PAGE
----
Ernest Rutherford discovered a positively charged particle inside an atom called protons. The positive protons neutralized negative electrons to make an atom electrically neutral. That was the time when physicists realized an important role of electricity in holding an atom together.

This was further developed by Niels Bohr into an atom model (called Bohr's model) with certain stable (not emitting energy) fixed shells around a nucleus specific for each element and having fixed energy levels. Electrons jumping from one such shell to another emit an energy specific for this particular jump, so each element has only specific energy amounts it can emit, thus specific colors of a spectrum of emitted light.
Jumping from a shell with higher energy level Ehi to a shell with lower energy level Elo, electron emits an energy Ehi−Elo, which causes to emit light of frequency f that satisfies the equation
h·f = Ehi−Elo
that is, with frequency equal to
f = (Ehi−Elo) / h

Next step was accomplished by James Chadwick discovering neutron - another particle in the atom's nucleus composition.

All the discoveries made by that time allowed to build a consistent model of an atom that we will be analyzing in this chapter of the part "Atoms" of the course.

## Saturday, January 7, 2023

### Holography: UNIZOR.COM - Physics4Teens - Waves - Holography

Notes to a video lecture on http://www.unizor.com

Holography

Holography is a technique that allows creation of three-dimensional (3D) images of objects, holograms, by recording and later on displaying all the light reflected from these objects.

Ability to record and display all the light reflected from these objects is what differentiates the hologram from a photograph, which records only the light reflected by an object towards the camera.
That is the main distinction between a holographic 3D image and a flat two-dimensional (2D) photograph.

The following two pictures reflect the above distinction.
The top picture is a schematic representation of the formation of a photographic image with only light beams reflected from an object towards a camera lens get recorded.
The bottom picture represents the main feature of a holographic image with all light beams reflected from an object towards any small area of a recording screen being recorded within this small area, representing a view of an object from this particular viewpoint. When we see a real object with our eyes, we can see it in 3D space because our two eyes see it at different angles and we can move the eyes to look at different parts of an object, every time changing the angle of observation.

The previous lecture discussed the method of creating the holographic image of a point light. This principle is used to record and recreate an image of any object.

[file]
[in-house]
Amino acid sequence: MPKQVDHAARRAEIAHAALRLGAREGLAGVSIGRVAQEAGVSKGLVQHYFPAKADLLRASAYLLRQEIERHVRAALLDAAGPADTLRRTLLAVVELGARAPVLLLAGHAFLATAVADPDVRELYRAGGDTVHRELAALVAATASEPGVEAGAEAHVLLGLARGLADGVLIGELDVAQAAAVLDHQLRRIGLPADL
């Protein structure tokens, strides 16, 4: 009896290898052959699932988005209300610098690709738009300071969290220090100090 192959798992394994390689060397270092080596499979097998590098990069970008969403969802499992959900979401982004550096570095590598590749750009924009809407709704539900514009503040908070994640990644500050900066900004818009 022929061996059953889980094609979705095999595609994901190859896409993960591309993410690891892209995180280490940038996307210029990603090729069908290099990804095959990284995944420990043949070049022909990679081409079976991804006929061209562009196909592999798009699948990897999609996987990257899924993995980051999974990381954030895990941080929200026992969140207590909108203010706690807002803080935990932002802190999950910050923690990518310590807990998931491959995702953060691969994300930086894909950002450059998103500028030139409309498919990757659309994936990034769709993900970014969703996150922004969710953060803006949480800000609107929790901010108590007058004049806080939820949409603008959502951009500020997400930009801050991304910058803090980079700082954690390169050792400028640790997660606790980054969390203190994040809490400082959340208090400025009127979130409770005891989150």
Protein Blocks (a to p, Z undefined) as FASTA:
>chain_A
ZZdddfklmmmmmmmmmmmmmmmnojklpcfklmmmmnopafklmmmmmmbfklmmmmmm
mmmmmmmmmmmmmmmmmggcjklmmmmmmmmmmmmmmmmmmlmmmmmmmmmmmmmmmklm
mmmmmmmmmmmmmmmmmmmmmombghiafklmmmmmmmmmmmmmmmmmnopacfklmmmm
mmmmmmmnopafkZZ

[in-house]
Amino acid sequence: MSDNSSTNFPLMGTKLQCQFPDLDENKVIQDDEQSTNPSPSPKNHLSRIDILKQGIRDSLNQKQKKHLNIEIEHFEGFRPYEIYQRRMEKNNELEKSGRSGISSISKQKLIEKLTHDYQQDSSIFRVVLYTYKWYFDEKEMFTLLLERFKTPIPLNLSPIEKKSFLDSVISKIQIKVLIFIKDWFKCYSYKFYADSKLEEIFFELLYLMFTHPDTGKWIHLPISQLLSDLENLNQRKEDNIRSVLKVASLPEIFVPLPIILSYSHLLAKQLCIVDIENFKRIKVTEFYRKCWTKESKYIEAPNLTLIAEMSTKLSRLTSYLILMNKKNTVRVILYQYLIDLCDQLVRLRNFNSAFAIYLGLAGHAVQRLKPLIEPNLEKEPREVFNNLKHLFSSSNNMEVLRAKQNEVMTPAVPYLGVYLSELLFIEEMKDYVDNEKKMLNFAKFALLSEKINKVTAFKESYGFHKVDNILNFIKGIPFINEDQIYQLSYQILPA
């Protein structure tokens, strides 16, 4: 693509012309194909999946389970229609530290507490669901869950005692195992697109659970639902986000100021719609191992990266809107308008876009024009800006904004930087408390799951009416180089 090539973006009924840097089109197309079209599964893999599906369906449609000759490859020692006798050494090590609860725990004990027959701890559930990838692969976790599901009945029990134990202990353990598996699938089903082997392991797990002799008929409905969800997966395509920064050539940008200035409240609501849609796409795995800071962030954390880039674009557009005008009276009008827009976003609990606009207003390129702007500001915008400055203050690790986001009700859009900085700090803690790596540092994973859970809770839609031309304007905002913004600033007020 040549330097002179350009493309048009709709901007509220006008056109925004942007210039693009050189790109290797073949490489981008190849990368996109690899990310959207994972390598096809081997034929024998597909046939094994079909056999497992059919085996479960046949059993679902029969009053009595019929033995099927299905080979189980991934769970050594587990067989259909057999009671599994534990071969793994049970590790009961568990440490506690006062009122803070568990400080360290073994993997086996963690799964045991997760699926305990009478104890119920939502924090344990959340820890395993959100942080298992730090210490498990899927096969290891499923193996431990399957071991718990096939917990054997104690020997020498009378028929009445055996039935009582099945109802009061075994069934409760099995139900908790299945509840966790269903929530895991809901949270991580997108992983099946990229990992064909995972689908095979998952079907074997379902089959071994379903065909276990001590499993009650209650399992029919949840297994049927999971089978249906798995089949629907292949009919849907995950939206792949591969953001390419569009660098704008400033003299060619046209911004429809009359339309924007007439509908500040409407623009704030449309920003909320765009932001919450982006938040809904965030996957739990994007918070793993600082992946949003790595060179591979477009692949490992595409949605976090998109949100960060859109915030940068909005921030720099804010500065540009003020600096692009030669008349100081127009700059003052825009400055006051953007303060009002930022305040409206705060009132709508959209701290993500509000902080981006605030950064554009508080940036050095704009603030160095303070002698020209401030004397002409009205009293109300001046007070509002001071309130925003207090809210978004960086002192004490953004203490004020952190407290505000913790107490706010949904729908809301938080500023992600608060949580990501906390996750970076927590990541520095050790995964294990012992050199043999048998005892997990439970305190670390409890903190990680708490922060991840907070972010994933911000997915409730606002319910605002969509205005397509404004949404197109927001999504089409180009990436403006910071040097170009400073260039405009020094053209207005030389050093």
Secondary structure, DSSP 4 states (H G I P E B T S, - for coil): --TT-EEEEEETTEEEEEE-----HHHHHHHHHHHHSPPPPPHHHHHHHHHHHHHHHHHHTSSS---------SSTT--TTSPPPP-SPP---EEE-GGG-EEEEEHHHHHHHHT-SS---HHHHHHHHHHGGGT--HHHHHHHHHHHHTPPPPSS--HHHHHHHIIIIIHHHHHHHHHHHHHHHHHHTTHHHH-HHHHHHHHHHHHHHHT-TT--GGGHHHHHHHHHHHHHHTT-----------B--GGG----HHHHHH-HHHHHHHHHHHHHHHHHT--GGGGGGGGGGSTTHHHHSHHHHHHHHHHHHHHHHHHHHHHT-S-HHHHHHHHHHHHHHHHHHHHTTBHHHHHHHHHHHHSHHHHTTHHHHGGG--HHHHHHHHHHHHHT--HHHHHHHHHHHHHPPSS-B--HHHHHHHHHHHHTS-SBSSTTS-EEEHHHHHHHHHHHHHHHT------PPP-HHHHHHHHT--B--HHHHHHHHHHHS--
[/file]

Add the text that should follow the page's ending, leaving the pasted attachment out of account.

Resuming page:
As was explained in the previous lecture, a point light holography is based on interference of two lights - one monochromatic light from a point light itself (all rays are emitted in phase) and another one, as a set of parallel rays of light of the same wave length and in phase with one central ray emitted by a point light.
That was sufficient to create an interference picture on a screen that contained all information needed to recreate an image of a point light, when it's no longer there, by the same set of parallel rays.

Consider any point on a surface of any object. If some monochromatic light, called illumination beam, is directed on it, it will reflect this light in all directions similar to a monochromatic point of light we talked about before.
Therefore, with the help of a set of parallel lights of the same wavelength, called reference beam, we can record the location of this point on a screen similar to the one we used for a point light hologram.

Since the illumination beam illuminates all surface points of an object, all of them will be represented on a screen as an interference picture between two beams.
Next we process the screen surface to develop this interference picture.
To recreate all these points, we will use the same reference beam directed towards a screen, and interference between this beam's rays and rays reflected by a screen.

To produce both beams, illuminating and reference, that should be coherent (same wavelength and phase) we can use partially reflecting mirror that splits the same beam into two separate ones, one for illumination and another as a reference.
Schematically, it can be arranged as on a picture below. (you can click the right mouse button and open this picture in another tab for better view)

Since every point of an object, reflecting an illumination beam, can be viewed as an independent point light, its holographic image will be created on a screen exactly the same way as described in the previous lecture about point light hologram.